Here’s the group’s full statement, which was signed by more than 200 students:

Update: Here’s the smug response from Falwell, who begins by saying:

I am proud of these few students for speaking their minds. It is a testament to the fact that Liberty University promotes the free expression of ideas unlike many major universities where political correctness prevents conservative students from speaking out.

Free expression of ideas, huh?

Joel Schmieg says he doesn’t know exactly what he wrote that made Jerry Falwell Jr. cut his article out of the Liberty University school newspaper. He just said that the school’s president told his editors his story criticizing Donald Trump couldn’t run. … [Schmieg’s piece condemned Trump for bragging about sexual assault and condemned premarital sex, which is banned at Liberty.] Still, Schmieg said Falwell, who has endorsed Trump and stumped for him at the Republican National Convention, squashed the piece anyway. He said “everything controversial” gets sent to Falwell first.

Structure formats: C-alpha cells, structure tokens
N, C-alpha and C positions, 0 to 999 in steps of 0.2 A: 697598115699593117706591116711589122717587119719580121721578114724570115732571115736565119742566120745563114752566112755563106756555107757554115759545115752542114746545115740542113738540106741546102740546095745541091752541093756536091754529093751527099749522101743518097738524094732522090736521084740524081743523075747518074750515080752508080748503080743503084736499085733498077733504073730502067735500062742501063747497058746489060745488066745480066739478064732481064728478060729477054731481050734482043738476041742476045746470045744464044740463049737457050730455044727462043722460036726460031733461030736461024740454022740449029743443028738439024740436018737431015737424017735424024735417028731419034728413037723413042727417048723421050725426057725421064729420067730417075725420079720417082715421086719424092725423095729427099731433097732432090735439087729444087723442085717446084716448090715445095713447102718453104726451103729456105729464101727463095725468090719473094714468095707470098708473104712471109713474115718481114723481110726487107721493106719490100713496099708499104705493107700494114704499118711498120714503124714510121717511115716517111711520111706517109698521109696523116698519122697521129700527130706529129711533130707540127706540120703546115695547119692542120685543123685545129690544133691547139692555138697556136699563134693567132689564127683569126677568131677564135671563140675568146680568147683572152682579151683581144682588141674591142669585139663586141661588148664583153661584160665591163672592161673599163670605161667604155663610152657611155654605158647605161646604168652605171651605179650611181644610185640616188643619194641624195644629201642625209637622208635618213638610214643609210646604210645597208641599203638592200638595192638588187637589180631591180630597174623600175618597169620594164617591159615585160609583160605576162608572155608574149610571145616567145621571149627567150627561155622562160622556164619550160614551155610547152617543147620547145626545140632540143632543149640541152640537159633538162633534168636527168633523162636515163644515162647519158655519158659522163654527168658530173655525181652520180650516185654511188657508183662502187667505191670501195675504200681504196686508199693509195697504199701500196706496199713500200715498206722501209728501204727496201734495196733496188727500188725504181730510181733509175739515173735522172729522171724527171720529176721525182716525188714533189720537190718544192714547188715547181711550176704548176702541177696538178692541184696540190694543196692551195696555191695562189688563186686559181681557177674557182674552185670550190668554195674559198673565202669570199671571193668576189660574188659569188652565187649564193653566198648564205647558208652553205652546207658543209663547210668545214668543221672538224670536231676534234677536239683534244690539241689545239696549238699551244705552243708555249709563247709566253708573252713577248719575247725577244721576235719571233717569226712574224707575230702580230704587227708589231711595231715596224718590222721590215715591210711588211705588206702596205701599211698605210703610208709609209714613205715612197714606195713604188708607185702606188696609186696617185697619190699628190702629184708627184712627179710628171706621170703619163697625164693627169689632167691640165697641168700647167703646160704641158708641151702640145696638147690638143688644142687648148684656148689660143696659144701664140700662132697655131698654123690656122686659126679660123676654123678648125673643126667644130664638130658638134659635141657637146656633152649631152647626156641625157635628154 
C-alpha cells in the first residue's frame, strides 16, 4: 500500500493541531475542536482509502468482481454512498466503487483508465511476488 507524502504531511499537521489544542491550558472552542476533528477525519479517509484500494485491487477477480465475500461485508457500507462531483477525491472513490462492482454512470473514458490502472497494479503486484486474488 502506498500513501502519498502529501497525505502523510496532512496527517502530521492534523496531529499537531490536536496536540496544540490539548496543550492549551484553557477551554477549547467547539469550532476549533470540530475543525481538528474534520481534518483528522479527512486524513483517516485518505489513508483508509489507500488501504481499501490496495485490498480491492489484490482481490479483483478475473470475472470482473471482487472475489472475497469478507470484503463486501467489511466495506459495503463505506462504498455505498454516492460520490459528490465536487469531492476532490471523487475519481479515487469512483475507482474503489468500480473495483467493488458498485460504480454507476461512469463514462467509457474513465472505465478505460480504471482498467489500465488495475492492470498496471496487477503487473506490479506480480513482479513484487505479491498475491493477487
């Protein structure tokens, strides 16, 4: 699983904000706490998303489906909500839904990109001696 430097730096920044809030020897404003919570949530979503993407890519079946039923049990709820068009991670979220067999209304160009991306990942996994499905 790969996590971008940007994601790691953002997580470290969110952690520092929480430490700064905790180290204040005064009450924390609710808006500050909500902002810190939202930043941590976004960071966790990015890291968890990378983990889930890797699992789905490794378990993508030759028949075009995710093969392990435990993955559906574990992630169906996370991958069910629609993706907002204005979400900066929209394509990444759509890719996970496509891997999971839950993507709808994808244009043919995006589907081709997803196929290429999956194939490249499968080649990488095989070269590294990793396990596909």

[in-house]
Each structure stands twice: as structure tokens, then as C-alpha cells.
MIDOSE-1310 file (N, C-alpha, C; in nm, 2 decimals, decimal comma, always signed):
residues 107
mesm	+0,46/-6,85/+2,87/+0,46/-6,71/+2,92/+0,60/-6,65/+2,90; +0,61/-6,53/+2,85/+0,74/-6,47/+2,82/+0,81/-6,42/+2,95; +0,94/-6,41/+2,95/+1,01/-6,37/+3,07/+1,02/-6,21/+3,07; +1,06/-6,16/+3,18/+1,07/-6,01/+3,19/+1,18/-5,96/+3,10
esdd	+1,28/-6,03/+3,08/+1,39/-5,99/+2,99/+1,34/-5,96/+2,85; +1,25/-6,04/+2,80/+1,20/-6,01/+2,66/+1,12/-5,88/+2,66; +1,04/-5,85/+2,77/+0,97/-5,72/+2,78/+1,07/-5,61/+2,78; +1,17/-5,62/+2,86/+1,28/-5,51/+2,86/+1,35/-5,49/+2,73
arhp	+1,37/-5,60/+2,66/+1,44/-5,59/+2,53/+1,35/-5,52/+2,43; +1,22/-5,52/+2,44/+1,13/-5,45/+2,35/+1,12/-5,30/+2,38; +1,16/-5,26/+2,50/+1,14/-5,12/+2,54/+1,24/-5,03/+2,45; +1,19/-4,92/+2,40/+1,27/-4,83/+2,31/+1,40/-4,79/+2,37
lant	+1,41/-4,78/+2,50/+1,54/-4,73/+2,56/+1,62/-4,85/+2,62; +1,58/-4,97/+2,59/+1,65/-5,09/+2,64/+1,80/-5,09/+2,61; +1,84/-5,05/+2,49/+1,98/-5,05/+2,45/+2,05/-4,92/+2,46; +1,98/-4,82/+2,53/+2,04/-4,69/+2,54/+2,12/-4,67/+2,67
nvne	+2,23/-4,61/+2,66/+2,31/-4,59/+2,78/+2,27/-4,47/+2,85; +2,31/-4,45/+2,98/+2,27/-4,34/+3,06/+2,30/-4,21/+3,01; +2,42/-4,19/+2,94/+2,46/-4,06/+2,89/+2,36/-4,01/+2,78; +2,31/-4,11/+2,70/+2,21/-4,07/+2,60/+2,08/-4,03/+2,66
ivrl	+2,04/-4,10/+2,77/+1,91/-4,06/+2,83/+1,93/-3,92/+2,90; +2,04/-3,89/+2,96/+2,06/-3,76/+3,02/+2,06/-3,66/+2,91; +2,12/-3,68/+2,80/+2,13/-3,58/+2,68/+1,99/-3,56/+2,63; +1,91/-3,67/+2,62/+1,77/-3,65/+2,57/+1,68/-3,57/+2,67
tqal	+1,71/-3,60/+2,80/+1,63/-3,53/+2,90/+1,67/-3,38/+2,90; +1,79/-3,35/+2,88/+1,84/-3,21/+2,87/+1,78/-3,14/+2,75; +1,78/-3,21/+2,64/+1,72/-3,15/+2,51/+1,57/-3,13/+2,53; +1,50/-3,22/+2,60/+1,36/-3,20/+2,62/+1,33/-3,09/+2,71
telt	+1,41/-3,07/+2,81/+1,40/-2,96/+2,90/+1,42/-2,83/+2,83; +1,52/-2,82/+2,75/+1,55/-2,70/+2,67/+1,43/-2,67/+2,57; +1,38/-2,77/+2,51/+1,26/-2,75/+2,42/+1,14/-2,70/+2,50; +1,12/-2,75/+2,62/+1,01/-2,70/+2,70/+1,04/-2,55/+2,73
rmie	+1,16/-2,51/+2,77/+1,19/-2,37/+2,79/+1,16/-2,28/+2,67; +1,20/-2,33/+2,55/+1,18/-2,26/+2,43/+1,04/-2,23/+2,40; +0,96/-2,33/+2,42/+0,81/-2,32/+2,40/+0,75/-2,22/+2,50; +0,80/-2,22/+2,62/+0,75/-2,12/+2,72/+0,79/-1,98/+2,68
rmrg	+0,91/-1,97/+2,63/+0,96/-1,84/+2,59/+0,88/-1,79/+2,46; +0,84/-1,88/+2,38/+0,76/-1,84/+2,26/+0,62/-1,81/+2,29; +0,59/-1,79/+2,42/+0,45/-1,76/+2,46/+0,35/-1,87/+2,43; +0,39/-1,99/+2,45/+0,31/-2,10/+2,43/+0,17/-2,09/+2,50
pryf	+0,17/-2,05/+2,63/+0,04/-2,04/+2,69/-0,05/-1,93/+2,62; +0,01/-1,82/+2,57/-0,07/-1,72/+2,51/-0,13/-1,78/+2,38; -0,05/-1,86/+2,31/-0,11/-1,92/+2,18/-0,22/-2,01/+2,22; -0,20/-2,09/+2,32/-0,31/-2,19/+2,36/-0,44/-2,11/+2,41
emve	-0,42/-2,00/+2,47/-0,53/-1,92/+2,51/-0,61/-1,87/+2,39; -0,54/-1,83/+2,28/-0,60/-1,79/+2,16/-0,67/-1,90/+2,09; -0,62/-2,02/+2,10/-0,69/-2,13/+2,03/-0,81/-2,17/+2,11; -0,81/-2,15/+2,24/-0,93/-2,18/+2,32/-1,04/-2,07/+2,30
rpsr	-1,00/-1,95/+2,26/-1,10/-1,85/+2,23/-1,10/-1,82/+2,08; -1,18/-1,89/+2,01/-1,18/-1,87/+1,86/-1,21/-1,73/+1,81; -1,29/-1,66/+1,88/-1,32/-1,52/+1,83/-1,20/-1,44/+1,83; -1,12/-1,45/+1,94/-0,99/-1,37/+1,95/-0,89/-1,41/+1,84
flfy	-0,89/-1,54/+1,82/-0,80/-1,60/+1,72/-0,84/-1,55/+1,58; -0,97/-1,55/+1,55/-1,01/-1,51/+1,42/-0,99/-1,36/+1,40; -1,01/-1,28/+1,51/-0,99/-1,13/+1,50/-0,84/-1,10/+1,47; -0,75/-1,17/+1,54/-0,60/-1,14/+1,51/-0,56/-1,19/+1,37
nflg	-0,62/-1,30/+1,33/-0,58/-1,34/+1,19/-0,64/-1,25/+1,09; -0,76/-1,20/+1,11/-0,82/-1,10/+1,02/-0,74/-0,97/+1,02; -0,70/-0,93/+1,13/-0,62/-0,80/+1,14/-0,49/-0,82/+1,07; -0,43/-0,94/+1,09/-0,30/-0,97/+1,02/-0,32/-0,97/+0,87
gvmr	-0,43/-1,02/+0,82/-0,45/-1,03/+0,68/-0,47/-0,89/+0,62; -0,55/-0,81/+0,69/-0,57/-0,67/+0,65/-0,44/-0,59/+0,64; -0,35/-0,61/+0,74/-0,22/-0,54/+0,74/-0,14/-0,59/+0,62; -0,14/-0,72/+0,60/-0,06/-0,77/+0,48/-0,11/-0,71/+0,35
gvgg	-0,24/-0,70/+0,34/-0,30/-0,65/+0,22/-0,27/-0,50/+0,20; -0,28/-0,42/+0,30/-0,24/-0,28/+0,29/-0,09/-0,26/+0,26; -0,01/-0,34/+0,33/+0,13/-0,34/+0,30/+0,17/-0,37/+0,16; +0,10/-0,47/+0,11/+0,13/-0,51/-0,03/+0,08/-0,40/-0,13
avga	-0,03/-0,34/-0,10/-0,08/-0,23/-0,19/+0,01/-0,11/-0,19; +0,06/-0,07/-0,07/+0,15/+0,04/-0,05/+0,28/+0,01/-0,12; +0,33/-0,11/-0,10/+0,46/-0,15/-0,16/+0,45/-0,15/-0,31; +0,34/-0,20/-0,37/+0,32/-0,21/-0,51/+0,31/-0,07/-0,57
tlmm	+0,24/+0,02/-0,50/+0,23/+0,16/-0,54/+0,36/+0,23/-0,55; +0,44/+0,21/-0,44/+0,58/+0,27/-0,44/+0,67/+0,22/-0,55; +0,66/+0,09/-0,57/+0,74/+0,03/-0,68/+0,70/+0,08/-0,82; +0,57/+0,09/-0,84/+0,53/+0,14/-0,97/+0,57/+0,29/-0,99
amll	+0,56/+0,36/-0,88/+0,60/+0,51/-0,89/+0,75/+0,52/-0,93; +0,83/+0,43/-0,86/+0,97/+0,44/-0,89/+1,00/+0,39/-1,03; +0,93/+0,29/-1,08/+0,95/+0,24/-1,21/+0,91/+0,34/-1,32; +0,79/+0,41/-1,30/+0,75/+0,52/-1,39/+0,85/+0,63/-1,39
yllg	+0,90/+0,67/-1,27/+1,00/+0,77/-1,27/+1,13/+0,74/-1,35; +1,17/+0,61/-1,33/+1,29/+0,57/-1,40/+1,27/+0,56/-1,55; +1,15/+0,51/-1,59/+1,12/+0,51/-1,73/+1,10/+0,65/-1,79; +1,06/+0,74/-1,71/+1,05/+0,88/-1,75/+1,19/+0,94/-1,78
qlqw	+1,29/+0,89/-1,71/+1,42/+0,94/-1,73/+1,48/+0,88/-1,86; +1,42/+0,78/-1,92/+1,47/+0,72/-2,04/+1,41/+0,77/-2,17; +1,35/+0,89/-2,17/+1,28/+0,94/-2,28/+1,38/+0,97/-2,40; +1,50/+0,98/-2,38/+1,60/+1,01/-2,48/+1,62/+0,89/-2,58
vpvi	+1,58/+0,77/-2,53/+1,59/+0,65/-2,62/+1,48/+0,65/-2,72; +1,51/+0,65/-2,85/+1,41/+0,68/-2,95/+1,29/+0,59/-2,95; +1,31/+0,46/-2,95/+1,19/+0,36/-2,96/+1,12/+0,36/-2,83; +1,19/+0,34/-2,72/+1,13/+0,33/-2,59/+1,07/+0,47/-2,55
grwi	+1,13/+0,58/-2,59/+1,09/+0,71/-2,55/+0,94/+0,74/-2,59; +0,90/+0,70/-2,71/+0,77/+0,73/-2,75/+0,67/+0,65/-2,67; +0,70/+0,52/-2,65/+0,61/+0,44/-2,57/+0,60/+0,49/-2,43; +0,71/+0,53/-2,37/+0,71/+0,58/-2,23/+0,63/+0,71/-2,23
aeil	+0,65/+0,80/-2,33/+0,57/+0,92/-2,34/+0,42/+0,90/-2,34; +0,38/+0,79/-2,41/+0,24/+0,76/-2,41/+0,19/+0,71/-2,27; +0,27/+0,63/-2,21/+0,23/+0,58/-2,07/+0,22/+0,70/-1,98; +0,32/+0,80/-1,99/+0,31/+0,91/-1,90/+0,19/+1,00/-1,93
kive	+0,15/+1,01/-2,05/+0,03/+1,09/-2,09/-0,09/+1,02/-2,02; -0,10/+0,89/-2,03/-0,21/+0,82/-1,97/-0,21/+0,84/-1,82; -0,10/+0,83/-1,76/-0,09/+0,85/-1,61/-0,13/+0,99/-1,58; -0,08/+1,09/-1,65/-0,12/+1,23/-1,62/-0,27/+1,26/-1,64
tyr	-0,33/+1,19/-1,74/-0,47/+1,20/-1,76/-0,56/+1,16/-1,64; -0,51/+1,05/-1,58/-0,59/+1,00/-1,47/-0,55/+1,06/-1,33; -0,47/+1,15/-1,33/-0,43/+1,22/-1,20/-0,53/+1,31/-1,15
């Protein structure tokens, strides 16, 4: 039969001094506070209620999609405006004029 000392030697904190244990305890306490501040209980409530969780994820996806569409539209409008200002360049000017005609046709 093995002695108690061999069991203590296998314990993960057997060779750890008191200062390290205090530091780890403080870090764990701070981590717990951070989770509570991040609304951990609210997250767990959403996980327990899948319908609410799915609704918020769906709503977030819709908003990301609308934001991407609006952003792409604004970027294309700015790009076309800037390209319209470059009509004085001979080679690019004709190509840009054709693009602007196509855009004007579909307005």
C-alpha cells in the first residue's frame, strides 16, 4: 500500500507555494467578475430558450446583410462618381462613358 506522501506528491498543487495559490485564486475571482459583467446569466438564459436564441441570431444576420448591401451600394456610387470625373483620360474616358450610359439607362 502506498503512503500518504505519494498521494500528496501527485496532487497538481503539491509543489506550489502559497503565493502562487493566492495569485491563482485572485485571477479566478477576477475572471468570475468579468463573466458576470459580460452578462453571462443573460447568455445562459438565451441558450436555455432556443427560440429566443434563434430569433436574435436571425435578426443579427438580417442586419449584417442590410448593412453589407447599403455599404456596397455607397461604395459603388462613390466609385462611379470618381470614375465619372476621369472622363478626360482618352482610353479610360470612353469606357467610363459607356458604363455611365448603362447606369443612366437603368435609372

Perhaps someone should send Falwell the Lord’s prayer too, says reader Tom:

Falwell makes an amazing theological statement at about 1:20 in the CNN Erin Burnett clip: “It’s not up to me to forgive anybody. I’m not, I’m not Jesus. Only Jesus can forgive and He can forgive anybody.”

This is clearly at odds with the Lord’s prayer, the only prayer that Jesus taught. “Forgive us our trespasses as we forgive those who trespass against us.” Did any Liberty students notice this?